However, while residential property is in demand, not all offices can easily be converted. Office service companies, including cleaning, maintenance and security, are also affected by the downturn in commercial property. Many other services that rely on office workers, such as gyms and food retailers, have already closed during lockdowns, so the trend here is now upwards, but high costs remain a barrier to expansion. Moreover, with workers now facing additional commuting costs on top of inflationary pressures, consumer spending will be subdued in the US and EU, with brighter prospects in Asia.
Meanwhile, the shift away from home working is also affecting the online retail market, where EIU predicts that growth will slow sharply in developed markets and accelerate in developing ones. Online margins and jobs are under pressure from still-high inflation, while regulatory scrutiny of the sector and its use of customer data is increasing. Demand for household goods and services such as furniture or renovations will also be dampened, as will demand for laptops and consumer electronics, which soared during the pandemic. Last but not least, demand for childminders and even pet-minders will rise as workers head back into offices.
How these shifts will affect employment is an open question – particularly given that bigger threats are afoot. One effect of the remote working trends is that some employers have shied away from taking on employees at all, preferring instead to use remote workers. Others have taken the opportunity to hire even more remotely: why pay for off-site California IT staff if similar skills are available in Asia? The rapid adoption of AI is likely to supercharge these trends: while EIU does not predict widespread job losses, there will be more churn and greater training needs as companies use AI to boost productivity. Workers who are not on-site may lose out, yet demand for remote working will not go away.
Source: Accenture, calculated as % of tasks.
Source: Economist Impact; Lenovo.
At Janus Henderson, we view shifting demographics as one of three important investment drivers for the coming decade (Navigating change: Three drivers for long-term investment positioning). The changing dynamics of hybrid working and the adoption of AI are both good examples of why a proactive approach to investing is more important than ever in navigating risks and opportunities.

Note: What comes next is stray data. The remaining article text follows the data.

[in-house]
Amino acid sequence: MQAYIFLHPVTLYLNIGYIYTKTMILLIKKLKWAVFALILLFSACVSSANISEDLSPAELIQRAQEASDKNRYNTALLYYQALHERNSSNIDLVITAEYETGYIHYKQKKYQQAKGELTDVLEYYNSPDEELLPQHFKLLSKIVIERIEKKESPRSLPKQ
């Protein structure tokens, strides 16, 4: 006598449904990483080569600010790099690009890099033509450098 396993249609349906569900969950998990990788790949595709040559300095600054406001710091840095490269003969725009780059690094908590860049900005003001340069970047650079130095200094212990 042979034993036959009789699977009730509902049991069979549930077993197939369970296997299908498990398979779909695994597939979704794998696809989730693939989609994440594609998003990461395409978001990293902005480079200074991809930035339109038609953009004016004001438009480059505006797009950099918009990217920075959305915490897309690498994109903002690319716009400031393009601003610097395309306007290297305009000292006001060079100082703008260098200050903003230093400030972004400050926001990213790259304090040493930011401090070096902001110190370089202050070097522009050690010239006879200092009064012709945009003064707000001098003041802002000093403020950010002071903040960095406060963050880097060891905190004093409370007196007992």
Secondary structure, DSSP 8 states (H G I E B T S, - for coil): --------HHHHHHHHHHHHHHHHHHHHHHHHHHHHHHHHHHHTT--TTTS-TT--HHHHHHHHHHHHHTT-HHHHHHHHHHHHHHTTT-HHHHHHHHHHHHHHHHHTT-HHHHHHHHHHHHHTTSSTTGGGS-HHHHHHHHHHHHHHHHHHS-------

At a firm level, we follow a hybrid working model, with the majority of time spent in the office for most roles. We believe this is the most effective way to maximise the expertise of our employees, maintain our strong people-based culture, and deliver the best service we can to clients. We are also exploring how to maximise AI and other technology enablers in line with our value of putting clients first – always.
From an investment perspective, the move back to in-office working demonstrates the need for selectivity and a focus on quality. Our experienced global real estate team believes the office sector is evolving fast, with leases getting shorter and landlords needing to become operators rather than just rent collectors. Demand for environmental credentials is high as well as top-end features, connectivity, and mixed-use supporting amenities. Office space is an important drawcard to encourage workers back and retain talent, and tenants are prepared to relocate to secure quality.
Of course, offices are just one of 16 types of commercial property, and a small (less than 10%) part of the public Real Estate Investment Trust (REIT) universe in which we invest. The Janus Henderson real estate team is currently underweight offices with other areas of the property market, such as industrials/logistics, technology real estate, and healthcare, currently considered to offer more attractive opportunities.
Demographic shifts will impact many areas of the investment landscape in the coming decade. In addition to real estate, we also see particularly interesting opportunities within healthcare and technology. For example, with aging populations around the world there is growing demand for healthcare, and small and mid-cap companies are providing the innovation to tackle the challenges. As demographic shifts continue to evolve our 340+ investment professionals will continue to share insights and seek to position clients for a brighter future.
Ali Dibadj, Chief Executive Officer